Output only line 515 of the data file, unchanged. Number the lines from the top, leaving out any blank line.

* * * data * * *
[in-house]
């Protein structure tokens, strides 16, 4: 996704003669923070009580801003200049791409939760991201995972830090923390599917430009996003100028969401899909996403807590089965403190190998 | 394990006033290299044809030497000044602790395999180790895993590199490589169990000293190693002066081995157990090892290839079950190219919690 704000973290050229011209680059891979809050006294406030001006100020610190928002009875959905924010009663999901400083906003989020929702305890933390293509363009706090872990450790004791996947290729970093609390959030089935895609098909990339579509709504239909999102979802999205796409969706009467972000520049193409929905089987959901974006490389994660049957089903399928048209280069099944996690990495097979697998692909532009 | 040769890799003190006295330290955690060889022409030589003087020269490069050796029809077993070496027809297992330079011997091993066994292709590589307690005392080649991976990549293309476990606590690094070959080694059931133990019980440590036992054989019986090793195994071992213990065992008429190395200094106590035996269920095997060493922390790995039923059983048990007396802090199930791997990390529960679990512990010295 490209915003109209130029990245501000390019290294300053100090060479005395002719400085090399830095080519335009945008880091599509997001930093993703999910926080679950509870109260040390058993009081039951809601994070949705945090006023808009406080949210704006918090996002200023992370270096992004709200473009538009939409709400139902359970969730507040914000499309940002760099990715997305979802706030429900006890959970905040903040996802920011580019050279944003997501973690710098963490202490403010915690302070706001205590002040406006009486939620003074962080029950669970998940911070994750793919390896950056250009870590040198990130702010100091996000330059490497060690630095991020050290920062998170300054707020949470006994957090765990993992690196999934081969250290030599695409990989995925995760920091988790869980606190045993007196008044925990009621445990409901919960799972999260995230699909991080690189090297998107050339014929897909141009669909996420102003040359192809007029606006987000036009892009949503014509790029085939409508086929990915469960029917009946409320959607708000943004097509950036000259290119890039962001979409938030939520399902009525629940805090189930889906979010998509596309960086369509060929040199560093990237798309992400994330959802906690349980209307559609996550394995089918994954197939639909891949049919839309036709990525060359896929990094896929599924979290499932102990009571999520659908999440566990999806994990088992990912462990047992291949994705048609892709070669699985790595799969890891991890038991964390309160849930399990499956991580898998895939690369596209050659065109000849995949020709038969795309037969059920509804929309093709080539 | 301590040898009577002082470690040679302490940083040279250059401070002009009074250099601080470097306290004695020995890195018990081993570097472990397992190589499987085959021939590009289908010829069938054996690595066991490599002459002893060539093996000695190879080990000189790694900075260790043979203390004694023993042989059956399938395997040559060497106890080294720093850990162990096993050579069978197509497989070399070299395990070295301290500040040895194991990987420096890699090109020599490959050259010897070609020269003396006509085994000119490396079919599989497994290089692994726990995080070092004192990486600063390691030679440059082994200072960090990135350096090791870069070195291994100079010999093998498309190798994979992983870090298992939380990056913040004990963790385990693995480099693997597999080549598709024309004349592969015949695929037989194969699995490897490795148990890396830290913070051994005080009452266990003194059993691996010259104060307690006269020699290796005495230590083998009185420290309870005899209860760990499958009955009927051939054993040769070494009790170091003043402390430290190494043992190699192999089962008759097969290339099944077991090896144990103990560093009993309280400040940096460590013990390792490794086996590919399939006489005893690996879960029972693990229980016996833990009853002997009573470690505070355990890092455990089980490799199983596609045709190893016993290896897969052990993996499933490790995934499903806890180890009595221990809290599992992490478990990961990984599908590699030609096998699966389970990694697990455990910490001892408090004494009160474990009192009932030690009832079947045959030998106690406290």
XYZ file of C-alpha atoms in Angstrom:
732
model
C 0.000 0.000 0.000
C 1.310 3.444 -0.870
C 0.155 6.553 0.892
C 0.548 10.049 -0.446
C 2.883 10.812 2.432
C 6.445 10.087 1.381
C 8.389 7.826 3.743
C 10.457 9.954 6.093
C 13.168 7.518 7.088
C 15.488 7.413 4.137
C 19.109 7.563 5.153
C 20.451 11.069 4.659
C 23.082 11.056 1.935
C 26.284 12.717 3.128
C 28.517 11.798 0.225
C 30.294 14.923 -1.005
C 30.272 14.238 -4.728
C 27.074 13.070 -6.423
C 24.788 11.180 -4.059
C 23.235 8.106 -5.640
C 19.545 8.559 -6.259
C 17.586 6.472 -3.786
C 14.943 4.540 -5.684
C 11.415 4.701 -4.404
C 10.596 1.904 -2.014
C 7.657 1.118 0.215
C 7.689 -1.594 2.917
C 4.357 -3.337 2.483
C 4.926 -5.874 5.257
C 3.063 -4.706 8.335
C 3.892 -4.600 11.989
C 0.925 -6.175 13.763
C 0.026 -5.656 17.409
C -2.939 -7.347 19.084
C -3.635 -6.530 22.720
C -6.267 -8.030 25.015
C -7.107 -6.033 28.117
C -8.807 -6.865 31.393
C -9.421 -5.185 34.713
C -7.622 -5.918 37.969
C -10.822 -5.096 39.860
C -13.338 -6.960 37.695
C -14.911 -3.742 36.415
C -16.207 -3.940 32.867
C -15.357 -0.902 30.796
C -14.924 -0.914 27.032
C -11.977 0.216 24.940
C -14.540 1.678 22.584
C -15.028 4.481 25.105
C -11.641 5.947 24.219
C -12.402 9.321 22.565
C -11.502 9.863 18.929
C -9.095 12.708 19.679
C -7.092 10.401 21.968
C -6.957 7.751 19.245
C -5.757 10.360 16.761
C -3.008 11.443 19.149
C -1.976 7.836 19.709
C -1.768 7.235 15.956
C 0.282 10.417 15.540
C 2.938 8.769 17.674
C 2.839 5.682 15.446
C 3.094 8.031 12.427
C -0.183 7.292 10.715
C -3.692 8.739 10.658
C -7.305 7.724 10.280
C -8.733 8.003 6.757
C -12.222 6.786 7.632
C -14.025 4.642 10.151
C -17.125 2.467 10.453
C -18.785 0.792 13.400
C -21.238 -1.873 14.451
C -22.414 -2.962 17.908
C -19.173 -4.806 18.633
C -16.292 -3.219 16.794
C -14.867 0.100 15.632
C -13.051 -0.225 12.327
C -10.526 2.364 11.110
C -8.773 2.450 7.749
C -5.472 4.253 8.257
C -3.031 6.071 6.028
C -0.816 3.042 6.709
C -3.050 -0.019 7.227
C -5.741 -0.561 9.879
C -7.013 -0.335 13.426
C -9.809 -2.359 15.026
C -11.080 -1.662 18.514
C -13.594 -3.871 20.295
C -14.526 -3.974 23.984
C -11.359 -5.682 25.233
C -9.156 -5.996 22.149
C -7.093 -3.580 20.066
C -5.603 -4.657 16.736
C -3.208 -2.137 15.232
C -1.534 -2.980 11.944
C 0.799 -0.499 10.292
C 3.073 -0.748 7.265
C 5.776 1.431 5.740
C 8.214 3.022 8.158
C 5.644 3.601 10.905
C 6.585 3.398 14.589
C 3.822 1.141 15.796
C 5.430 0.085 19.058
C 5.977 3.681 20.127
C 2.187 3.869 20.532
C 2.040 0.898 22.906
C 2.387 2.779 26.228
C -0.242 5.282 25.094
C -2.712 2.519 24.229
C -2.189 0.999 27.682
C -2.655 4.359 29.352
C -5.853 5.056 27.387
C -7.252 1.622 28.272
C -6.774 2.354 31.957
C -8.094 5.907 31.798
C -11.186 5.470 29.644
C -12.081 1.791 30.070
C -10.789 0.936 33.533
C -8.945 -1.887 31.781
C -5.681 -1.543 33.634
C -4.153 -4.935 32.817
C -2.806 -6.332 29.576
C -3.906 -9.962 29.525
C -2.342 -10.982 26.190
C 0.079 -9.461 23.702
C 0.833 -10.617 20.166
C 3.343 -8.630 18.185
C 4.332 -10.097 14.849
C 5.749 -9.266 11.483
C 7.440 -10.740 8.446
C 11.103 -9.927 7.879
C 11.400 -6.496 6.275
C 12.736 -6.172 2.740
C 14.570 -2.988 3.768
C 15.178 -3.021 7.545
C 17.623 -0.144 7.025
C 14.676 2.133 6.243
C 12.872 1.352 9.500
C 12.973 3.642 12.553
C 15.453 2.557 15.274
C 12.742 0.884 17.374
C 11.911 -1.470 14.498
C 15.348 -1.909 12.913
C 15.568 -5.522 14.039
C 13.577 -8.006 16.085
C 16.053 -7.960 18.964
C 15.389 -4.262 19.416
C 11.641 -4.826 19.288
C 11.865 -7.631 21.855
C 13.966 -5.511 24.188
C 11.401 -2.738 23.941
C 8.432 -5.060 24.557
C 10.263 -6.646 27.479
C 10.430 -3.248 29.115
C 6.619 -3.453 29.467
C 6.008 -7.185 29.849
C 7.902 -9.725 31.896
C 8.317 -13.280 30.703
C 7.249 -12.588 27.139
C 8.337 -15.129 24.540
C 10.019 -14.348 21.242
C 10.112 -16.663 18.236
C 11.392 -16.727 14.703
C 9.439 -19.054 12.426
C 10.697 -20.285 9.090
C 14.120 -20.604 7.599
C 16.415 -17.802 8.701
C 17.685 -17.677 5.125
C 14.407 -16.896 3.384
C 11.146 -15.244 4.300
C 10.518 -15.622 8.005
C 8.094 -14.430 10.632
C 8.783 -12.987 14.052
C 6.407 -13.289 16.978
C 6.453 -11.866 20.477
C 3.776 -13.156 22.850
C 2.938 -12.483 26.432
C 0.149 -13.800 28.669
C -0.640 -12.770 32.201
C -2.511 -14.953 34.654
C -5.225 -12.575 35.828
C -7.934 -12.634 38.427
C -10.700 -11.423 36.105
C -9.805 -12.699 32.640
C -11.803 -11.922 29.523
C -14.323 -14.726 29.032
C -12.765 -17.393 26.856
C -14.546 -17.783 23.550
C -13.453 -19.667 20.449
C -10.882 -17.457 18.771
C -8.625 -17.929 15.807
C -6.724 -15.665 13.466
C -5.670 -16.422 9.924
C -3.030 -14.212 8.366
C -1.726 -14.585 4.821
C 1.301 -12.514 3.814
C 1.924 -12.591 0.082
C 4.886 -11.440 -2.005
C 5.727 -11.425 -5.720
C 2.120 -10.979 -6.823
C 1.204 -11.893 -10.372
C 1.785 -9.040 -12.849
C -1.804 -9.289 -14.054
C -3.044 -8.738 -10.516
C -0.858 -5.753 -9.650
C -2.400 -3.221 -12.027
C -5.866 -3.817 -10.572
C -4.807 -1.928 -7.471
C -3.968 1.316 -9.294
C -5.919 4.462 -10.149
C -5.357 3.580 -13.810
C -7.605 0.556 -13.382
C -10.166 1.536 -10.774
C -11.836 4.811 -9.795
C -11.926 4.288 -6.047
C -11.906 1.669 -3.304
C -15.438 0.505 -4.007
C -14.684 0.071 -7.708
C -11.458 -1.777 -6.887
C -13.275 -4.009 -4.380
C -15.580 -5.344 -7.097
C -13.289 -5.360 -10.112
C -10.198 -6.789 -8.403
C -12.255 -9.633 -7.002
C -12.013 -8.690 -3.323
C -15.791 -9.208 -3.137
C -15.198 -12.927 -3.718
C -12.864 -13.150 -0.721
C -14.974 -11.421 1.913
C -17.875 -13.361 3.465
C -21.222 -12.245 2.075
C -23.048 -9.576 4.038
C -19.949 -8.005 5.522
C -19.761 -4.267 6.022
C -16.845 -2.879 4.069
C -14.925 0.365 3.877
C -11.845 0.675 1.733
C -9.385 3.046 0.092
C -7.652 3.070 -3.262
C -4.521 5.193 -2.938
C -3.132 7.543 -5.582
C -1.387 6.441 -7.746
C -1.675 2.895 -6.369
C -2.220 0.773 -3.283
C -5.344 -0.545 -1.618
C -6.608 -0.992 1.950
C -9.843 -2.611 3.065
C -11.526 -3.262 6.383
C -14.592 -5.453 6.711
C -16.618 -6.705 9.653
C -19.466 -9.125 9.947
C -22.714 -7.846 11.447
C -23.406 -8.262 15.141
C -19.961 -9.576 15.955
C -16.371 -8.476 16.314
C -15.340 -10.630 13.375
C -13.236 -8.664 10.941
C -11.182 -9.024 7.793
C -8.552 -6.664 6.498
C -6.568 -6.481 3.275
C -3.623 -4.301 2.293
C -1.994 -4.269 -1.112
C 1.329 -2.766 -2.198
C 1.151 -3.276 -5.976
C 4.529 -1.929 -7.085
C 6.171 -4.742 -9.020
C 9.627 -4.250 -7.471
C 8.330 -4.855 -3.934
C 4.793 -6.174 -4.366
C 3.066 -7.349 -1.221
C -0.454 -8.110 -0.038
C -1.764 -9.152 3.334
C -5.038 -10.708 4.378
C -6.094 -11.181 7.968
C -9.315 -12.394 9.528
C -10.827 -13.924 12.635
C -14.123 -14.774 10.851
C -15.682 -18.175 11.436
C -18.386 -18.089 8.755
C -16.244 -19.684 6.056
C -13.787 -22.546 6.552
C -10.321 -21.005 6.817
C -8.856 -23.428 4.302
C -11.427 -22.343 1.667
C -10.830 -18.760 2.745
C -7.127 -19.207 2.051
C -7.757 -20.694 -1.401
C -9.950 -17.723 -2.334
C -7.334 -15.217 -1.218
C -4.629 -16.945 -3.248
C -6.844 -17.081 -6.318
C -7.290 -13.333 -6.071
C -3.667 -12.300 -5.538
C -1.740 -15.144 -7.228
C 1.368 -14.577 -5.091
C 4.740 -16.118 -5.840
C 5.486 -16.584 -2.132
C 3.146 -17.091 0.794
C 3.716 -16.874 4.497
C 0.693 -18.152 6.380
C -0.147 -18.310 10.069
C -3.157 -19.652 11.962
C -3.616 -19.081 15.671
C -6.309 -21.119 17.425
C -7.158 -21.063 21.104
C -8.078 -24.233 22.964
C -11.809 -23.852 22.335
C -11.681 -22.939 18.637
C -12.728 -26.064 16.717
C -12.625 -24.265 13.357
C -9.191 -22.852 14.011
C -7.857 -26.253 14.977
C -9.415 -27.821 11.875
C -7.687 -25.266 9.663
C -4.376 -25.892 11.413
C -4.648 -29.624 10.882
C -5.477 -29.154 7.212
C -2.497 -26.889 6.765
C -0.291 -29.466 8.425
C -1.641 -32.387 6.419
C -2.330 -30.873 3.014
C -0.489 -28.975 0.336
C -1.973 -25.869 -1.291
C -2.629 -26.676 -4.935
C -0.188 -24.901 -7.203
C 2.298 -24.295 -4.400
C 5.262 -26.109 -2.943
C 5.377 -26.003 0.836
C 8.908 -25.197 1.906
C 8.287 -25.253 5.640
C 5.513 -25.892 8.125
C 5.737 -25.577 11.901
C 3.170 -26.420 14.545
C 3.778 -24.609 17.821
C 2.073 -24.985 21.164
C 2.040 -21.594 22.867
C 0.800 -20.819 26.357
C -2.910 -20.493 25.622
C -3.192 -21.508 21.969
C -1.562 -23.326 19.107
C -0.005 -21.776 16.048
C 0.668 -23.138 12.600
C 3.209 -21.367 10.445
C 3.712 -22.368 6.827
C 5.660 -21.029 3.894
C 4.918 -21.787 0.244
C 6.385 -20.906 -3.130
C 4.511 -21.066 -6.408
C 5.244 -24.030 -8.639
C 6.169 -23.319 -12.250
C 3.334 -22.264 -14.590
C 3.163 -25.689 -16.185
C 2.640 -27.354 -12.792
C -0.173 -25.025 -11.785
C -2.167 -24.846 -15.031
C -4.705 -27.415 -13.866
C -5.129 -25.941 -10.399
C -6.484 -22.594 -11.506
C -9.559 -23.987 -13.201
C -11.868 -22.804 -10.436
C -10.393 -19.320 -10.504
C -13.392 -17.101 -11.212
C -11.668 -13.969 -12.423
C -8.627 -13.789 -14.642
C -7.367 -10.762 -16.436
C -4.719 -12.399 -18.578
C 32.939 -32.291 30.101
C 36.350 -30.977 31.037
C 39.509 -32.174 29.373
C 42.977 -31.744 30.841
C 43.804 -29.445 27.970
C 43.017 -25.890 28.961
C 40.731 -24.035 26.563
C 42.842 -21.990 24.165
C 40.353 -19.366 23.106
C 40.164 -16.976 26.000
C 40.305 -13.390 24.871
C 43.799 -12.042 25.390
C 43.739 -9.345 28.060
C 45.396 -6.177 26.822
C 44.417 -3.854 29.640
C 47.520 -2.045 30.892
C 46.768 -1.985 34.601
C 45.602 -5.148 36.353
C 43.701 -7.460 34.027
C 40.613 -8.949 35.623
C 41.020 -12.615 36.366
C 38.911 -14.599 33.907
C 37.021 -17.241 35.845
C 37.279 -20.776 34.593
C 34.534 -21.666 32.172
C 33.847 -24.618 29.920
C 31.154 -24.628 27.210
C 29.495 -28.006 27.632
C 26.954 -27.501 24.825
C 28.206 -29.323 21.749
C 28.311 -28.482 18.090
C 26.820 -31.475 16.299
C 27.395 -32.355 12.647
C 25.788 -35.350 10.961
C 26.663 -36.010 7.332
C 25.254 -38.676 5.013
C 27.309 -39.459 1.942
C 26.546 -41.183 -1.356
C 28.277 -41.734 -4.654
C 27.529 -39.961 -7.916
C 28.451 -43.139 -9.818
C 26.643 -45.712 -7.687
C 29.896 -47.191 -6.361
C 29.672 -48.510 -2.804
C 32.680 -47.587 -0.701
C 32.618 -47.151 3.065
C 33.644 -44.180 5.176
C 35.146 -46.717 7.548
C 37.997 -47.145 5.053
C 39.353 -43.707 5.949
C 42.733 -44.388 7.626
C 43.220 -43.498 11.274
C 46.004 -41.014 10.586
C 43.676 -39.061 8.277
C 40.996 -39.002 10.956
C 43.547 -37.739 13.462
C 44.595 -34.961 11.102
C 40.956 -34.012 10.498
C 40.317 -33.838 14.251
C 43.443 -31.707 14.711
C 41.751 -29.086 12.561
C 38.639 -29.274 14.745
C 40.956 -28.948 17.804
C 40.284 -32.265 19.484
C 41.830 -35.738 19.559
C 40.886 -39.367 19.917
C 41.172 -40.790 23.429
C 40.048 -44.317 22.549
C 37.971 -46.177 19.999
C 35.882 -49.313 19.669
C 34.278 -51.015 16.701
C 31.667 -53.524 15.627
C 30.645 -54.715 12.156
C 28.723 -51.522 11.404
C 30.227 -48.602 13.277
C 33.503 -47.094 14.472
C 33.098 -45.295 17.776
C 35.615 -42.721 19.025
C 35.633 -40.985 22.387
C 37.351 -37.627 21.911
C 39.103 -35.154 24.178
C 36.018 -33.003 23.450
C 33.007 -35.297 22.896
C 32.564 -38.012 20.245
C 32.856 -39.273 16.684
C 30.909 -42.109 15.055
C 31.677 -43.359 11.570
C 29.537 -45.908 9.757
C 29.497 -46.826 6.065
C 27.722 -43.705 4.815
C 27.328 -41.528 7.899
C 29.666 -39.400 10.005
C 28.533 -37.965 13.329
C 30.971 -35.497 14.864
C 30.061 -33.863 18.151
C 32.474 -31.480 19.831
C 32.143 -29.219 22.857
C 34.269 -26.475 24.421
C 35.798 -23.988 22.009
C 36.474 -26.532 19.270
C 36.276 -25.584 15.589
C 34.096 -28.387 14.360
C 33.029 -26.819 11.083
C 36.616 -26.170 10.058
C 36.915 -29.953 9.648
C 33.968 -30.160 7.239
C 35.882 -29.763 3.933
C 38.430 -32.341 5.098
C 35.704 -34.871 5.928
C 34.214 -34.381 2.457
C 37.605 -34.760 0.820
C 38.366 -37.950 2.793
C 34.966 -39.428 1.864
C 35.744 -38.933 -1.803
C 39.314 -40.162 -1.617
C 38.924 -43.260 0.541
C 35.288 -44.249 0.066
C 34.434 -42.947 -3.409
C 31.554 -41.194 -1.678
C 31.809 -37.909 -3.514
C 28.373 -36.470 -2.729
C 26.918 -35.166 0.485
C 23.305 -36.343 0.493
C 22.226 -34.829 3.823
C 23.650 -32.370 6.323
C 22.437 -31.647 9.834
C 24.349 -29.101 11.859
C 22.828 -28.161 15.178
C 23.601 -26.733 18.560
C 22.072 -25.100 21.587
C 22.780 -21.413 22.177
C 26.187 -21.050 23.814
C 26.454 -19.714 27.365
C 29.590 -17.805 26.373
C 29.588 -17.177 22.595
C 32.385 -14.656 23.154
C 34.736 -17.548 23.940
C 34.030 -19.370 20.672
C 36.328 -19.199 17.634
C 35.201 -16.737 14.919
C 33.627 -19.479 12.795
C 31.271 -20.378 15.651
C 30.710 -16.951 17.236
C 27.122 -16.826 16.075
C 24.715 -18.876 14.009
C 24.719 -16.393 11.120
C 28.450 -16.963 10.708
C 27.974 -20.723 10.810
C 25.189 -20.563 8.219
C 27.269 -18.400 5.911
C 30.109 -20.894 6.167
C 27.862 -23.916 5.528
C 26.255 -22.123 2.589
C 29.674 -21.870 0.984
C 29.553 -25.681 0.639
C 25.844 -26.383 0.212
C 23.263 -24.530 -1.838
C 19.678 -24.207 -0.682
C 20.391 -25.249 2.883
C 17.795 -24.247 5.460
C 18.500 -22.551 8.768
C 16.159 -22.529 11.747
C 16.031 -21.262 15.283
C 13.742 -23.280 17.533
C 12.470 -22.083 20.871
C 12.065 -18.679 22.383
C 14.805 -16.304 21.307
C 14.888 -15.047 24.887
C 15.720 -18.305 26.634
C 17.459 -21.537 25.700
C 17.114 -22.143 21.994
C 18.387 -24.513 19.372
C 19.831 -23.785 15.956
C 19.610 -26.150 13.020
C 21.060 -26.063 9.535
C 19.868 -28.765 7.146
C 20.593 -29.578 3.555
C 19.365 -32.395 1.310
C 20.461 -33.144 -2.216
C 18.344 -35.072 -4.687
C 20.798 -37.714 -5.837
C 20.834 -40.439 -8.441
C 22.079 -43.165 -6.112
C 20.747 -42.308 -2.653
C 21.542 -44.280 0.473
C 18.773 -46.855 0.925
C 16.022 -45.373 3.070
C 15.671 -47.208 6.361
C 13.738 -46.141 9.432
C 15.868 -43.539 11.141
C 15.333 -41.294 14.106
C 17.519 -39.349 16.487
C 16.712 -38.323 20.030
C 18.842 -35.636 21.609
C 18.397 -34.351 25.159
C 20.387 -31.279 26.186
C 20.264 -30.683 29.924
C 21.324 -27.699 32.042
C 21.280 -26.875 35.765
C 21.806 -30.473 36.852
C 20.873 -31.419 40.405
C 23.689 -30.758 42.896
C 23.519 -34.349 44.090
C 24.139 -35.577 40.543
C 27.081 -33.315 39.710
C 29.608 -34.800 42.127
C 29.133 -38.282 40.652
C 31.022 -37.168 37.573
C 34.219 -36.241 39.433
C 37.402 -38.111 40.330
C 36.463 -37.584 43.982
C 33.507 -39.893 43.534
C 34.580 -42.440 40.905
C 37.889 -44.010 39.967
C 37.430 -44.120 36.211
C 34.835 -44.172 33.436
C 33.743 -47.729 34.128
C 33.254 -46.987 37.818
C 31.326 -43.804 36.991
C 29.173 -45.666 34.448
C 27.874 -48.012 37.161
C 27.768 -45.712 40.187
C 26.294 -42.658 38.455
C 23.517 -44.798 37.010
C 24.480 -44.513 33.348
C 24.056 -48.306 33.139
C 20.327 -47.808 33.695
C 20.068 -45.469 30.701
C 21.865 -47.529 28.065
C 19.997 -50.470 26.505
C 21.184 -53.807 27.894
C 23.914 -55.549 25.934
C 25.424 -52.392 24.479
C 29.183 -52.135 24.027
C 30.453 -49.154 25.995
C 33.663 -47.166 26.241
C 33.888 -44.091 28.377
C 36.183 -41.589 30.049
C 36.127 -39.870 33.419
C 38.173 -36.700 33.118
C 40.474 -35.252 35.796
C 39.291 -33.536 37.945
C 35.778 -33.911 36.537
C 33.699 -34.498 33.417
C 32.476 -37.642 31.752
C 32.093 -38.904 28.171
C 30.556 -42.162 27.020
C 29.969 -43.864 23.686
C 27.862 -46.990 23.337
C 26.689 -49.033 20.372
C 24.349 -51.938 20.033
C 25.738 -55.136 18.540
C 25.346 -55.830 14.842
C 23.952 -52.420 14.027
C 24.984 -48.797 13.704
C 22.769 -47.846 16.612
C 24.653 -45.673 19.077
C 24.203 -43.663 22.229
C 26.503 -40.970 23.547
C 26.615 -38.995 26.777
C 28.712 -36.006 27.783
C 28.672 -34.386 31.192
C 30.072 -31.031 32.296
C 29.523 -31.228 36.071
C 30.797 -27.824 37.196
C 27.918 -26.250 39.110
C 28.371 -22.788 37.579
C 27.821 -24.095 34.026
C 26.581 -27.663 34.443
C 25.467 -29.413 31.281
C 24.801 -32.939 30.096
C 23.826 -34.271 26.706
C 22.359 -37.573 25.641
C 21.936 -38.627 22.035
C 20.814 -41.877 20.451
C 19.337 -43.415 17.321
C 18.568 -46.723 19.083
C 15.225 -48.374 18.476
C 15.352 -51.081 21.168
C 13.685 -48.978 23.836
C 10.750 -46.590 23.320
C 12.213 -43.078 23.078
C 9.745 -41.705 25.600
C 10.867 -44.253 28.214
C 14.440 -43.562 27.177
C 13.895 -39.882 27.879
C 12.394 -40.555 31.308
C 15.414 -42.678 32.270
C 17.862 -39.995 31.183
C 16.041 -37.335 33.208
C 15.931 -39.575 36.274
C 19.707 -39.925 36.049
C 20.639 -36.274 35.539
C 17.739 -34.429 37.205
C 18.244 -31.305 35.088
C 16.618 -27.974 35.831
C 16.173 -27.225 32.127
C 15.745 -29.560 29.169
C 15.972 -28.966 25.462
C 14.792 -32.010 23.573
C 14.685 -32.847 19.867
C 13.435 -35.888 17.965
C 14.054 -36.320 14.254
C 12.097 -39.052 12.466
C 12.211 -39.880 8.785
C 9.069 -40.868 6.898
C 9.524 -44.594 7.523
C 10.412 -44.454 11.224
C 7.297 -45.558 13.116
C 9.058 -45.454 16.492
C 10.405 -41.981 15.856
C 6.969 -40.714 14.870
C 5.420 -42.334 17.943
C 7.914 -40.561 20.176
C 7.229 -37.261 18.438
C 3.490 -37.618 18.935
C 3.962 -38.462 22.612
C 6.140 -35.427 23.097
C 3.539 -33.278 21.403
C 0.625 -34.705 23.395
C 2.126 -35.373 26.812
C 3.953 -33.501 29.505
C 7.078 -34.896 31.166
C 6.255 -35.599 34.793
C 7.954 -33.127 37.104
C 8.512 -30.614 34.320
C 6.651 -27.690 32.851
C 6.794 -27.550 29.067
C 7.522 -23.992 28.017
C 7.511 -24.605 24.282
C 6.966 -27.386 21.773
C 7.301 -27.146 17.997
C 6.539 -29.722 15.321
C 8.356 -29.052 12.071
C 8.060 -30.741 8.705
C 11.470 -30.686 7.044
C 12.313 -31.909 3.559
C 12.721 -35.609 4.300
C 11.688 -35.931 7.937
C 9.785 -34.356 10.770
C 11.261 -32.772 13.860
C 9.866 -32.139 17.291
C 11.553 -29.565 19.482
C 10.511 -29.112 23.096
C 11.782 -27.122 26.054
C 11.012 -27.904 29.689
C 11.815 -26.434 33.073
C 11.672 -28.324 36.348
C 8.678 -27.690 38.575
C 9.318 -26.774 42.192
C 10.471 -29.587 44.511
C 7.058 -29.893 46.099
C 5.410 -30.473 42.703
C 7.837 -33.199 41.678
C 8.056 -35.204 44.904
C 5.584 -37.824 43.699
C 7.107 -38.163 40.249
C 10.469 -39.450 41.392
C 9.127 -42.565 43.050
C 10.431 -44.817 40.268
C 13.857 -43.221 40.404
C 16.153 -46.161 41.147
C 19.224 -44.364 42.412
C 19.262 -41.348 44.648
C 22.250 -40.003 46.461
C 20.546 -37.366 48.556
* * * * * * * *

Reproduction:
C 27.122 -16.826 16.075